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This article is last of a three-part series covering the candidates for mayor of Honolulu county. Ka Leo interviewed mayoral candidate Peter Carlisle on June 21, 2012.

Go to to see the video clips of the interview.

Serving the students of the University of Hawai‘i at Mānoa.


Need Money for College?

‘We’re actually getting it done’ Incumbent mayor Peter Carlisle weighs in on rail, rivals




What AD Donovan has accomplished at UH




Student starts bikini business

See Carlisle, page 2




UH athletics needs to change



“DO IT OUR WAY” Football coach answers student questions




Read it in Print or Online

2445 Campus Rd., Hemenway Hall 107 • 808-956-7043



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Page 2 | Ka Leo | Wednesday, July 18 2012 | Emi Aiko Editor | Kim Clark Associate

News K A LEO T H E


Carlisle: “...You need to have the rail system going up”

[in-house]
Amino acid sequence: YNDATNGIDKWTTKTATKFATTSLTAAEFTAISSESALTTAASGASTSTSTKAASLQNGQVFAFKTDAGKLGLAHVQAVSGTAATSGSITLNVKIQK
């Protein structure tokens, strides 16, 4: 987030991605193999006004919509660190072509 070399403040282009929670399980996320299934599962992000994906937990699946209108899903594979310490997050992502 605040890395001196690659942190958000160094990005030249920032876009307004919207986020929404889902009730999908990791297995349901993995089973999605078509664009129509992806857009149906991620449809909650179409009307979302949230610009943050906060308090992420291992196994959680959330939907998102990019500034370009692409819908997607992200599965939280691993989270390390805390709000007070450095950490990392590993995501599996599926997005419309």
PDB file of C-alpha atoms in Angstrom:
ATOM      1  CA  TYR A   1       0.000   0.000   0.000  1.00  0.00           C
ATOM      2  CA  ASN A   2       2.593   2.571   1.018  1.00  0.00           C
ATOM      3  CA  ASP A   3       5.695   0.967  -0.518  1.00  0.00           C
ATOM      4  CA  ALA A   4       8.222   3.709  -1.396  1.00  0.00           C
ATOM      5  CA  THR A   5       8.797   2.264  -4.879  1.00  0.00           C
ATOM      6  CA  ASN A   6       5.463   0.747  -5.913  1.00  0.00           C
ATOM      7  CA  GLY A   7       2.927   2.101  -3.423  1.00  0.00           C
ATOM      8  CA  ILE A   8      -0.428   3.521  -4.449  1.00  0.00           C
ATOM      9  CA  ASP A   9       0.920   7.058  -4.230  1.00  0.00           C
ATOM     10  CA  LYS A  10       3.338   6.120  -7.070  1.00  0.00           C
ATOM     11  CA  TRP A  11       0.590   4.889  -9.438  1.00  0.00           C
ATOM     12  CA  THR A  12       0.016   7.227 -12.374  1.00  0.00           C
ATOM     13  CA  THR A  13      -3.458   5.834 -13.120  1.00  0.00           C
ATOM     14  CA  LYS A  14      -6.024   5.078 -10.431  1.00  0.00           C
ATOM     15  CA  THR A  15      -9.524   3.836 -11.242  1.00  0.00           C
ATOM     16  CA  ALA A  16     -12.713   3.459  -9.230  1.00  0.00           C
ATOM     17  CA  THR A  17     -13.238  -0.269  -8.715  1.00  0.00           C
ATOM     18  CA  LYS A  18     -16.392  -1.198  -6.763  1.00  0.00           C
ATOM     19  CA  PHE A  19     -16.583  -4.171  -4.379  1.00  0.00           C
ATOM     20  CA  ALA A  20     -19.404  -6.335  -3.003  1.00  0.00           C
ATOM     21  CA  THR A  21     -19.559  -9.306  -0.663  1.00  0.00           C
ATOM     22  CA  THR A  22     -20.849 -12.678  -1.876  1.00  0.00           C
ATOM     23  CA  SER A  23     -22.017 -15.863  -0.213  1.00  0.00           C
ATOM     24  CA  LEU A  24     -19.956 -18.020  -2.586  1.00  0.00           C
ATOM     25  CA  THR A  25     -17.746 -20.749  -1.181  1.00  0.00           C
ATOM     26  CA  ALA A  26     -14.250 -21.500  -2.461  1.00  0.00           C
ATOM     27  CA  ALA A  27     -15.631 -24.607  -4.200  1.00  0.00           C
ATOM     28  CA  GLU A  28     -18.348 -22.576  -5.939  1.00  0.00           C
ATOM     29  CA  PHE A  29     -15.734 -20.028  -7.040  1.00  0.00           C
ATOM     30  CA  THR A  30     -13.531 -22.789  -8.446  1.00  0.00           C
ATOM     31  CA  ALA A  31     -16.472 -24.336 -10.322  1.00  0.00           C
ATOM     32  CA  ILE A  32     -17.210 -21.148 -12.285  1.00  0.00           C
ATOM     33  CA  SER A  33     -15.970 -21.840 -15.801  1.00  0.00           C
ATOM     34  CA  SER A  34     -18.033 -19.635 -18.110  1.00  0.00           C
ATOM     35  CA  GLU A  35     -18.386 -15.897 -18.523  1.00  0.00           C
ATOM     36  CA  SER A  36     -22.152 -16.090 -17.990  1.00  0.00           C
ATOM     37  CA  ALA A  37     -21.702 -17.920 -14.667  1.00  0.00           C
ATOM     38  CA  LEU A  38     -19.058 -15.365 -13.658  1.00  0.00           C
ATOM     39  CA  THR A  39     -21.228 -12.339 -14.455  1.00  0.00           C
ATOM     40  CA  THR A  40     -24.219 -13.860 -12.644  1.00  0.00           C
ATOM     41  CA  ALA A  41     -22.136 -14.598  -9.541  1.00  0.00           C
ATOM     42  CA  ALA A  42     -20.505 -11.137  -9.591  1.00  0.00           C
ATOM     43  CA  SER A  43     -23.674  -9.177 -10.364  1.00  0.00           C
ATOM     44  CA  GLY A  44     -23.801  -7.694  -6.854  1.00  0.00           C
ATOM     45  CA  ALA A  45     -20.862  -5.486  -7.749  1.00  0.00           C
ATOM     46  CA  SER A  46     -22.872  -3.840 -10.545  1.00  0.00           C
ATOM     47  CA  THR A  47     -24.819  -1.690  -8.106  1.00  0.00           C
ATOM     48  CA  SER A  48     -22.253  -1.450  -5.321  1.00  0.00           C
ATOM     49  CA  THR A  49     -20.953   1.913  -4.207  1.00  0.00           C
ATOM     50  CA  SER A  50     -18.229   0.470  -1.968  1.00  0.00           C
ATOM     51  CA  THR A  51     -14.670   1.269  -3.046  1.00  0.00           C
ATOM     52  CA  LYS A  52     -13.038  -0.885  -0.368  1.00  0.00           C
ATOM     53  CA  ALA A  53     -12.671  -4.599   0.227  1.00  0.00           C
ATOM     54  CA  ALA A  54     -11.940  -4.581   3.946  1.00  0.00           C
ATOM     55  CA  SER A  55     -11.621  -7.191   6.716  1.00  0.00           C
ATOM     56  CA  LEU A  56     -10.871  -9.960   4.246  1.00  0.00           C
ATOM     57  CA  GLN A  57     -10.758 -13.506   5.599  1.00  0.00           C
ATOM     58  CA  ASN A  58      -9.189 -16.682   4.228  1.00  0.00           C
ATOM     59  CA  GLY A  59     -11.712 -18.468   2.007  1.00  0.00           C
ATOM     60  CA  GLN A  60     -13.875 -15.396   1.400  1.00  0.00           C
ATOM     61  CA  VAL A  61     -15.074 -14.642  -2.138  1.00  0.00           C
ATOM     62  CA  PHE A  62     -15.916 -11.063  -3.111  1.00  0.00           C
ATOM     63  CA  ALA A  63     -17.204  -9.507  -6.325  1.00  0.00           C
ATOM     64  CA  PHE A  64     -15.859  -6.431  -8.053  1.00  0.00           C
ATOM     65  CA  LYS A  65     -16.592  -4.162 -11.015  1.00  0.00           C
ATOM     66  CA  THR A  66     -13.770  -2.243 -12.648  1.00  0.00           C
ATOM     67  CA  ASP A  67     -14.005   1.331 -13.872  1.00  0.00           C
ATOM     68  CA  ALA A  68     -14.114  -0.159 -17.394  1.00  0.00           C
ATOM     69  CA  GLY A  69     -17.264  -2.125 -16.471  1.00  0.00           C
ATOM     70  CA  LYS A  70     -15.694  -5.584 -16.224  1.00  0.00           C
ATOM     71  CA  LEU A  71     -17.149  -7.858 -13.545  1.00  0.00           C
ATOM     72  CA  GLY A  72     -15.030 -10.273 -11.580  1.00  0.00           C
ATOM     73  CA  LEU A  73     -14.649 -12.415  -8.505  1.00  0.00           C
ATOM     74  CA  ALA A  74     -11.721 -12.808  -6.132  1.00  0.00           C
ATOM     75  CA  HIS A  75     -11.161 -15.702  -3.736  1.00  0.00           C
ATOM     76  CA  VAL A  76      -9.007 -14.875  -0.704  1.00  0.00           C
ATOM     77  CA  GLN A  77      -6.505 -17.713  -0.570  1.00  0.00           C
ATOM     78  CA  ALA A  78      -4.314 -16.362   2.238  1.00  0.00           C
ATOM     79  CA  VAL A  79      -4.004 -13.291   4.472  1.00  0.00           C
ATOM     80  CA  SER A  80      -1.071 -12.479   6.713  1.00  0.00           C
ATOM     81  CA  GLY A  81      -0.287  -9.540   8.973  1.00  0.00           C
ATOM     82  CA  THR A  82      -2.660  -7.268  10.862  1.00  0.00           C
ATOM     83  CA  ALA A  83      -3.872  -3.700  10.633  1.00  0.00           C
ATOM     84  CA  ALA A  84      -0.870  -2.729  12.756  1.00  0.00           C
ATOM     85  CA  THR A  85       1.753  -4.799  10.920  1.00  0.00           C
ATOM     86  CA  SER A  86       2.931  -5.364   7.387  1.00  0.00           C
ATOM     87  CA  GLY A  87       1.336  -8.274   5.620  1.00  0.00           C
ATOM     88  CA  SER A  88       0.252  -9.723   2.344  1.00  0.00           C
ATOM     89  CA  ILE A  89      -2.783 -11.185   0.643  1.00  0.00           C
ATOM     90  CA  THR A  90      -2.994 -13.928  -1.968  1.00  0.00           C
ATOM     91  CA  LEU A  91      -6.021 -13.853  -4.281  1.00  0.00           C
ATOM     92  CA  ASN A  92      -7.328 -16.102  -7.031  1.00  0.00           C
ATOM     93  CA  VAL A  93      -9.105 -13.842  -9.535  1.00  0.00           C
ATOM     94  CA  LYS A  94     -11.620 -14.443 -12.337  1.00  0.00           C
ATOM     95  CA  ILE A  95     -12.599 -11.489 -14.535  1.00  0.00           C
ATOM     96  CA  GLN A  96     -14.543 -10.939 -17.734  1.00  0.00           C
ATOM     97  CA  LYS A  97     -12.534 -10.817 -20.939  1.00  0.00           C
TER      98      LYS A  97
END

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EDITORIAL STAFF Editor in Chief Davin Aoyagi Managing Editor Jaimie Kim Chief Copy Editor Paige Takeya Assc Chief Copy Editor Brandon Hoo Design Editor Beth Dorsey Assc Design Editor Justin Nicholas News Editor Emi Aiko Assc News Editor Kimberly Clark Features Editor Alvin Park Assc Features Editor Maile Thomas Opinions Editor Shayna Diamond Sports Editor Marc Arakaki Assc Sports Editor Joey Ramirez Comics Editor Nicholas Smith Photo Editor Nik Seu Assc Photo Editor Chasen Davis Web Specialist Blake Tolentino Web Editor Quincy Greenheck Special Issues Editor Ariel Ramos